A buzzing noise that got louder and louder drew its attention to the right. A large fly with a sea-blue carapace descended from above, approaching through a row of pillars. The wind from its rapidly-beating wings almost toppled the captured imp. The insect carried two buckets like a honeybee would carry gathered pollen. It pulled into a shallow dive, aiming straight for a large trough whose contents were not visible from the tiny minion's vantage point. Never stopping, the insect dipped its legs and the buckets into the container and pulled up again, with its limbs painted red and its buckets full. Its wings fanned a sickening, coppery smell toward the prisoners.

The quivering imp didn't even follow the giant fly with its eyes as it swerved around and returned the way it had come, leaving a thin trail of red droplets in its wake. The worker had spotted something far more terrifying standing behind the blood-filled vat. The horned, red-eyed female with striped skin could only be Keeper Mercury herself, and she was hovering an imp upside-down over the grisly tub. The newest prisoner hadn't even noticed when it had scuttled over and joined the other imps in their huddle, but their body heat felt somewhat comforting. Not nearly enough. It quaked as the enemy looked straight at it when the bones of her unfortunate victim cracked and fresh blood splashed down into the trough. To the imp's horror, she flung the wrung-out body aside and approached, floating unnaturally through the air.

"You have a choice, my little prisoners," she spoke. "You can join me and serve me alive, or," she raised her thumb over her shoulder and pointed at the bloody vat, "you can serve me in death. Which will it be?"

The imps that had already been in the cell rushed forward, extending their hands through the bars toward the approaching Keeper. An imp's life was hard, no matter whom they served, and they held little loyalty to their employers. It came as no surprise that they eagerly took the offered opportunity to remain among the living. All but the newest arrival, who pressed itself against the back of the cage and let out a wail of deepest despair. It knew what was coming next when it felt its backpack grow hot.

Deafening thunder robbed Ami of her sense of hearing, and she found herself flung backwards as something in the cell with her newest prospective minions exploded. As if frozen in time, she saw parts of the metal bars zoom past her face, and then a bone-crushing impact drove the breath from her borrowed lungs as she crashed through the wooden wall of the blood vat. Everything went black.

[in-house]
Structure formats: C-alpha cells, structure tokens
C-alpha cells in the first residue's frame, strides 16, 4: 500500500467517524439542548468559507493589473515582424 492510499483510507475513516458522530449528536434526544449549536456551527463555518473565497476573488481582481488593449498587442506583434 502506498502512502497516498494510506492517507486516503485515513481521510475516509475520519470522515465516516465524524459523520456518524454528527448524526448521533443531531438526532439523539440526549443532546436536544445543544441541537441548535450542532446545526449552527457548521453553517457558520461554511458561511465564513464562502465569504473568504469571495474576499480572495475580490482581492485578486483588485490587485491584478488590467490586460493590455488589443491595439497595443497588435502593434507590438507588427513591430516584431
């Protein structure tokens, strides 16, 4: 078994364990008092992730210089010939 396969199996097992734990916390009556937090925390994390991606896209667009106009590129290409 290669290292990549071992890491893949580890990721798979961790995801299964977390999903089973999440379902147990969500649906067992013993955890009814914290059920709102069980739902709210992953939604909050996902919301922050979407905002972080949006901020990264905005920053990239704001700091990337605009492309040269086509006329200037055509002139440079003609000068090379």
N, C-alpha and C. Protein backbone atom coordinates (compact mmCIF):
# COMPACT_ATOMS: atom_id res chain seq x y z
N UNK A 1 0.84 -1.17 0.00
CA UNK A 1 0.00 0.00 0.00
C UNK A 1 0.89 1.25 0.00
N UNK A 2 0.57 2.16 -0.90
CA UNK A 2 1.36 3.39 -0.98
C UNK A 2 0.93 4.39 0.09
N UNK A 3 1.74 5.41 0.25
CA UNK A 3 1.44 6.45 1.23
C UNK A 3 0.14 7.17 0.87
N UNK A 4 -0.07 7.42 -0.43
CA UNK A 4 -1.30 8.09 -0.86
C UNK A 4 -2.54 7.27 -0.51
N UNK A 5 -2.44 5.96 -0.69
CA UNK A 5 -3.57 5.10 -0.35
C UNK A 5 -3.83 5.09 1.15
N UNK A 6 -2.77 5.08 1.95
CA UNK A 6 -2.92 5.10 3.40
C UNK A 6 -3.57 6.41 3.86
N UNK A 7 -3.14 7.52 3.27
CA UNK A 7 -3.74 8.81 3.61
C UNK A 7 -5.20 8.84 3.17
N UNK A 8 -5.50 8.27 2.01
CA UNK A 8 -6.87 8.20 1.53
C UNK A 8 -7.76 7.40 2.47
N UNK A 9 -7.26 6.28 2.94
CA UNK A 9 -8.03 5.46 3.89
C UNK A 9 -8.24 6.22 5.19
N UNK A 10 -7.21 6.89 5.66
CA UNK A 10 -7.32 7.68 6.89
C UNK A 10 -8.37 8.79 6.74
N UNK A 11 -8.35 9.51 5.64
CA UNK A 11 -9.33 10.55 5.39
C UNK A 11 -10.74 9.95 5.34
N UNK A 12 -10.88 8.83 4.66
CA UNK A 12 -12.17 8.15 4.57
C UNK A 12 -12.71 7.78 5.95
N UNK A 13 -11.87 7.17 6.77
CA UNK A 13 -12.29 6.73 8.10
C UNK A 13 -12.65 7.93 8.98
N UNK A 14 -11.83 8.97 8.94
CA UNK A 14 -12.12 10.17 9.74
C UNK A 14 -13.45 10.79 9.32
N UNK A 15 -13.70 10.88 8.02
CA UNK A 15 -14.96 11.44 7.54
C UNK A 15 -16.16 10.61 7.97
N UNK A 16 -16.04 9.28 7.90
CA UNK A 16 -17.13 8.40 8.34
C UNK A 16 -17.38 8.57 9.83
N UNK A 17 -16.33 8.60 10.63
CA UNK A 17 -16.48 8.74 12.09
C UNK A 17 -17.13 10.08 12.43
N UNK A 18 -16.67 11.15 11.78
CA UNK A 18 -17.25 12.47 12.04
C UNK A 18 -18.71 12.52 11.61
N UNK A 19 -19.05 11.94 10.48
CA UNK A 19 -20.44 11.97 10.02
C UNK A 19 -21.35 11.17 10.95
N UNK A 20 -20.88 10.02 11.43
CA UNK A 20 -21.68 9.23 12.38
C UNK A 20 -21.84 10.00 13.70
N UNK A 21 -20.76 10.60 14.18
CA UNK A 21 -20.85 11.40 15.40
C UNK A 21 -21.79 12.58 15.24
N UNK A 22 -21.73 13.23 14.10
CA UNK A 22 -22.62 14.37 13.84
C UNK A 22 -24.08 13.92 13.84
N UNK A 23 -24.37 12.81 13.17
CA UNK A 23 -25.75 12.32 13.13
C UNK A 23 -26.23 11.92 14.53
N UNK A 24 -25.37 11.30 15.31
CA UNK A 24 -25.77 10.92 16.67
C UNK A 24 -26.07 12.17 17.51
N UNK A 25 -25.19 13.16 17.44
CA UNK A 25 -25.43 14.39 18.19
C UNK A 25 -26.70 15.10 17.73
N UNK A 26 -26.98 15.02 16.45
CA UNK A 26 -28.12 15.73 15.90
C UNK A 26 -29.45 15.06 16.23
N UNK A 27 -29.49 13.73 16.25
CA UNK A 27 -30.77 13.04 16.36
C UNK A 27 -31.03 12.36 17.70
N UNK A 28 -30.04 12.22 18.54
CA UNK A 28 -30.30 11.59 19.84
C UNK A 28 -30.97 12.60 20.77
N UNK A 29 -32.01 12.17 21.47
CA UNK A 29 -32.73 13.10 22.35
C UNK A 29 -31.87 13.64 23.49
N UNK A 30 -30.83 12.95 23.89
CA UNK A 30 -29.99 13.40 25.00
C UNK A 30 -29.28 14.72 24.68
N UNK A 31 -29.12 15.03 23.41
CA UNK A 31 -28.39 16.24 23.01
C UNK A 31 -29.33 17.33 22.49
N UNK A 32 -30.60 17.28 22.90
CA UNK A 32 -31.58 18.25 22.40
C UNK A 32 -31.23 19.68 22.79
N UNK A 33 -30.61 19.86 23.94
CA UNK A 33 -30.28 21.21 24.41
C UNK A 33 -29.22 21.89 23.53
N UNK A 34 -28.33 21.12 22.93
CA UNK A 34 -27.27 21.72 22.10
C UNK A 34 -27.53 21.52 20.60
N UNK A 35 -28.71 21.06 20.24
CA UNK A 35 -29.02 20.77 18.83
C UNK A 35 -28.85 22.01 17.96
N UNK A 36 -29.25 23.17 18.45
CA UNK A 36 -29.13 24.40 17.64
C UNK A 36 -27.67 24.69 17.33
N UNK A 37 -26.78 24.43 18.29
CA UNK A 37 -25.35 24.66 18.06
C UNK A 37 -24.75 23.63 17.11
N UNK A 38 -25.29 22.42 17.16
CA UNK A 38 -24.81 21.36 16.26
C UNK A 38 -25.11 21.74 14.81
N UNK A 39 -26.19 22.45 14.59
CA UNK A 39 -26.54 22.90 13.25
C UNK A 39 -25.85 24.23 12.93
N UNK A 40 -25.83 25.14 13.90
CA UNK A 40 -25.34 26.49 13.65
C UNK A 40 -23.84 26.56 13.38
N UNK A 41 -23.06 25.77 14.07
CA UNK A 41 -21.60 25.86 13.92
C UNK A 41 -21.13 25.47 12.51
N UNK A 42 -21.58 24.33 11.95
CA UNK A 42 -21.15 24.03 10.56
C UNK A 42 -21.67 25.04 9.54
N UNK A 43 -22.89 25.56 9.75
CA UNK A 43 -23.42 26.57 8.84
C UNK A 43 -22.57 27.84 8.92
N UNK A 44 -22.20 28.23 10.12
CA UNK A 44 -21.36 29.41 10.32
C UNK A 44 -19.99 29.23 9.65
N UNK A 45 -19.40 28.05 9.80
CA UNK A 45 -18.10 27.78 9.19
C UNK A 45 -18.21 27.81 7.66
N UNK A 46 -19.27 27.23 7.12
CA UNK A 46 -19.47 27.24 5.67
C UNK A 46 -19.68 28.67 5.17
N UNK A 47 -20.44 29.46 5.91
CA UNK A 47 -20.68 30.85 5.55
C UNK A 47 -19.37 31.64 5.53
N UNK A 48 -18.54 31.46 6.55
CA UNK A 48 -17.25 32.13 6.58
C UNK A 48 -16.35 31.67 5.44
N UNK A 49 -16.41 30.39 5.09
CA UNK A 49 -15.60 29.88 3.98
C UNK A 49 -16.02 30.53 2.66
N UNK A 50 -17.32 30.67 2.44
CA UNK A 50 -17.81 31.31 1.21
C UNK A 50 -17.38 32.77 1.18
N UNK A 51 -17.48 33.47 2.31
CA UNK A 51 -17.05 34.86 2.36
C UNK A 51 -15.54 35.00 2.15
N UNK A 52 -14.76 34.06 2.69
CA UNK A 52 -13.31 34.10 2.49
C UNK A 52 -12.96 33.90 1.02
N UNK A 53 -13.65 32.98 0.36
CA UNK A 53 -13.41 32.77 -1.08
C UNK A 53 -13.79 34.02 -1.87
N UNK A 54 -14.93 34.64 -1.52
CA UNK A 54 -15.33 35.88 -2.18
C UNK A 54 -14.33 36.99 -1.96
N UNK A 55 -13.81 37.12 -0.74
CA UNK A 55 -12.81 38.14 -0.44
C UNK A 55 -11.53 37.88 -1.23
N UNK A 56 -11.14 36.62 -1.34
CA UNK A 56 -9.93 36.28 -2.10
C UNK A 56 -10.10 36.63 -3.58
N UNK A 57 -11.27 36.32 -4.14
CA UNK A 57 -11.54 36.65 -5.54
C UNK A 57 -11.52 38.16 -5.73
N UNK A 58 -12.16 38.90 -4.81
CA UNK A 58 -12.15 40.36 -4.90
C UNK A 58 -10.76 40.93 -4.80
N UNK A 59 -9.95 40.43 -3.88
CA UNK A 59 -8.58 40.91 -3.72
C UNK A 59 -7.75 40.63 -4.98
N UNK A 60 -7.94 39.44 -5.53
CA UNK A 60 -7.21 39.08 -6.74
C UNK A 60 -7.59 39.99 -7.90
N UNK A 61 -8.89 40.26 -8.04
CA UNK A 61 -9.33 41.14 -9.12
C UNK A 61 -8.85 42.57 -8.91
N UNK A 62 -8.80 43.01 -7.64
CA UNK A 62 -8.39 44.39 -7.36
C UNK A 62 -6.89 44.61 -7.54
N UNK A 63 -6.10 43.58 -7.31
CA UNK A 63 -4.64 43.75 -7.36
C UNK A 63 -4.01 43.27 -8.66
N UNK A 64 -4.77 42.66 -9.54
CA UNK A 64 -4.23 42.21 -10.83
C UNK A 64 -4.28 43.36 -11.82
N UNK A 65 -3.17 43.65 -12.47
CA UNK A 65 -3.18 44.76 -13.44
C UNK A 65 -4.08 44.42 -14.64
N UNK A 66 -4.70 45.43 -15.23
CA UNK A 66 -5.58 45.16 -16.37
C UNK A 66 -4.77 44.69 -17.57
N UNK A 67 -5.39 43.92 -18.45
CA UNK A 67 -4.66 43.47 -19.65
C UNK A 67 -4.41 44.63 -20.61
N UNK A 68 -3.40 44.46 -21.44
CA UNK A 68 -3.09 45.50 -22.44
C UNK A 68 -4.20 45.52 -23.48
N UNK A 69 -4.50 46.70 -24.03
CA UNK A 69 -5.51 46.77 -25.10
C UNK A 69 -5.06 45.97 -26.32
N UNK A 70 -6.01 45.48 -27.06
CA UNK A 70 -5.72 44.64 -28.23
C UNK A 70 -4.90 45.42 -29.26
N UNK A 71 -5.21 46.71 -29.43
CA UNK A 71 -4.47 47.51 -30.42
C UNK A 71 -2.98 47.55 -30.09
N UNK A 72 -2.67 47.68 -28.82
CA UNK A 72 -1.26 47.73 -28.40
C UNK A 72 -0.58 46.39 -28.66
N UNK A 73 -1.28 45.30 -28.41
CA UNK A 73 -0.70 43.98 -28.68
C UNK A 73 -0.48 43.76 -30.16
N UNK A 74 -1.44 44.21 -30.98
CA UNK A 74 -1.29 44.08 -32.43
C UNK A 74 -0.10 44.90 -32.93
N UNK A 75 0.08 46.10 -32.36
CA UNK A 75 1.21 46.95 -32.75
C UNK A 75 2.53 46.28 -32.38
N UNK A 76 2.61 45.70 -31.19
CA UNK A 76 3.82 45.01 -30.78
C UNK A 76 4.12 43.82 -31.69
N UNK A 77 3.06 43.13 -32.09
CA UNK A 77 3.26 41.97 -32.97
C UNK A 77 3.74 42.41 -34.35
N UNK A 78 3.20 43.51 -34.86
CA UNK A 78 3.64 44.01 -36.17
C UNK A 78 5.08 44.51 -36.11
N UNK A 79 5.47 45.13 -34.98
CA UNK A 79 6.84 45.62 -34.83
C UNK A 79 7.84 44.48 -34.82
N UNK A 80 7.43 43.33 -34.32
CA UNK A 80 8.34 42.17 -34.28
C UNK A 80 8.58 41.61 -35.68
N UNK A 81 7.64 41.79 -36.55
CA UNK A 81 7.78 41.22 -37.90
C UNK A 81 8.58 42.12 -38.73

"Mercury! Mercury! Are you all right?"

Ami felt a hand on her right shoulder, gently shaking her. Reluctantly, she opened her eyes. Cathy's face, framed by blonde hair, hovered over her, surrounded by nothing but various shades of blood-red.

The teenager in the body of a youma opened her mouth to talk, but could only produce a gurgle. With a disgusted cough, she spat out the cold blood that filled her mouth and tried again. "Eww!" Seeing the swordswoman's alarmed expression, Ami groaned and quickly added "Don't worry, it isn't mine. That would be blue."

"Oh." Cathy's eyes lingered on the walls coated entirely in red, much like the possessed youma lying in front of her. The heavy footsteps of the troop of reaperbots taking guard positions around the two females sent ripples through the shallow pool of blood covering the ground.

"Ow!" Ami winced as she tried to get up and her borrowed body protested. Reluctantly, she let herself sink back into the sticky red wetness. "Poor Tiger. I'm really abusing her body."

"Be glad she's tough and that it wasn't your real body instead," Jered said. The weasel-featured man was advancing only slowly, since he contemplated each individual footstep in order to minimise the contact of his shoes with the red liquid on the ground.

"Well, what happened?" the blonde wanted to know. "Were you attacked? This place looks like an abattoir that has been hit by trollish explosive!"

"Arachne got tired of Mercury stealing her imps," Jered answered in Ami's place, half-guessing. "So she hid a little surprise on that last one."

"Yes," Ami confirmed with another groan. "I really should have seen that one coming."

"Oh well, no permanent harm done. Jadeite said that youma recover from anything that doesn't kill them outright. There's other good news too!" Jered paused as he waited for Mercury to get up, but instead of pulling herself painfully to her feet with the aid of Cathy's offered hand, the girl simply levitated off the ground and remained lying in mid-air.

"Yes?" The bluish-green-haired girl directed a hopeful smile at Jered.

"The warlocks have found out what the vampire Keeper is up to. His minions are manning a giant ram and trying to smash through a huge fortified door in the depths of his dungeon."

"What's behind it?" Ami wanted to know, her interest piqued.

"The interior is dark, the scrying does not reveal anything. We'll need your help there. Are you feeling up to it?" Jered asked with a grin. "It's bound to be valuable."

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Chapter 96: Interrupted Plotting Chapter 98: A Surprise for Nero